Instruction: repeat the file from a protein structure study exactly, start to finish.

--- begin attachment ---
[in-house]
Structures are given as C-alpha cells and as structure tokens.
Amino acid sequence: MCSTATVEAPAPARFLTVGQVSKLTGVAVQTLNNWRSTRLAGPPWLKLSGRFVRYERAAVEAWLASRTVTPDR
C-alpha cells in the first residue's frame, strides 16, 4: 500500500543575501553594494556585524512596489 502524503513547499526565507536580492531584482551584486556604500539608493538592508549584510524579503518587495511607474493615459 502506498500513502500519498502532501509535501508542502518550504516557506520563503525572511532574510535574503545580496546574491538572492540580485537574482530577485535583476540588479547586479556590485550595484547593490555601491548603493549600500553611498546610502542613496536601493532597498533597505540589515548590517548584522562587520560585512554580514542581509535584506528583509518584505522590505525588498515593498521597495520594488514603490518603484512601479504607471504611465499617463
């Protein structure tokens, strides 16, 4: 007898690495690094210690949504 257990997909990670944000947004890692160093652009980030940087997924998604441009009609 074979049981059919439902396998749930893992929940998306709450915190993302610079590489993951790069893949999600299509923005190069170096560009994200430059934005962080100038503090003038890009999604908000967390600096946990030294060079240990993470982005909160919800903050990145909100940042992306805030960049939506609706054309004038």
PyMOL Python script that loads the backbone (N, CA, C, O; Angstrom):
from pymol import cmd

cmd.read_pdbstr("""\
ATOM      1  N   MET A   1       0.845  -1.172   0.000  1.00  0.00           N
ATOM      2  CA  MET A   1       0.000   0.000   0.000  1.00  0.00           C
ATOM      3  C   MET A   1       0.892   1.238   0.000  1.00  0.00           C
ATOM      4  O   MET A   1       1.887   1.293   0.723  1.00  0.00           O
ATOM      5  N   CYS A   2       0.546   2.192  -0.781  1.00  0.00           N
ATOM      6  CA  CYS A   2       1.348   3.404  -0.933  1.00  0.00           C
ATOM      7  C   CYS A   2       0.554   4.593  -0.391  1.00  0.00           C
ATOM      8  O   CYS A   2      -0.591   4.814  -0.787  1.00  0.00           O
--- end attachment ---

[in-house]
Structures are given as C-alpha cells and as structure tokens.
Amino acid sequence: MCSTATVEAPAPARFLTVGQVSKLTGVAVQTLNNWRSTRLAGPPWLKLSGRFVRYERAAVEAWLASRTVTPDR
C-alpha cells in the first residue's frame, strides 16, 4: 500500500543575501553594494556585524512596489 502524503513547499526565507536580492531584482551584486556604500539608493538592508549584510524579503518587495511607474493615459 502506498500513502500519498502532501509535501508542502518550504516557506520563503525572511532574510535574503545580496546574491538572492540580485537574482530577485535583476540588479547586479556590485550595484547593490555601491548603493549600500553611498546610502542613496536601493532597498533597505540589515548590517548584522562587520560585512554580514542581509535584506528583509518584505522590505525588498515593498521597495520594488514603490518603484512601479504607471504611465499617463
């Protein structure tokens, strides 16, 4: 007898690495690094210690949504 257990997909990670944000947004890692160093652009980030940087997924998604441009009609 074979049981059919439902396998749930893992929940998306709450915190993302610079590489993951790069893949999600299509923005190069170096560009994200430059934005962080100038503090003038890009999604908000967390600096946990030294060079240990993470982005909160919800903050990145909100940042992306805030960049939506609706054309004038």
PyMOL Python script that loads the backbone (N, CA, C, O; Angstrom):
from pymol import cmd

cmd.read_pdbstr("""\
ATOM      1  N   MET A   1       0.845  -1.172   0.000  1.00  0.00           N
ATOM      2  CA  MET A   1       0.000   0.000   0.000  1.00  0.00           C
ATOM      3  C   MET A   1       0.892   1.238   0.000  1.00  0.00           C
ATOM      4  O   MET A   1       1.887   1.293   0.723  1.00  0.00           O
ATOM      5  N   CYS A   2       0.546   2.192  -0.781  1.00  0.00           N
ATOM      6  CA  CYS A   2       1.348   3.404  -0.933  1.00  0.00           C
ATOM      7  C   CYS A   2       0.554   4.593  -0.391  1.00  0.00           C
ATOM      8  O   CYS A   2      -0.591   4.814  -0.787  1.00  0.00           O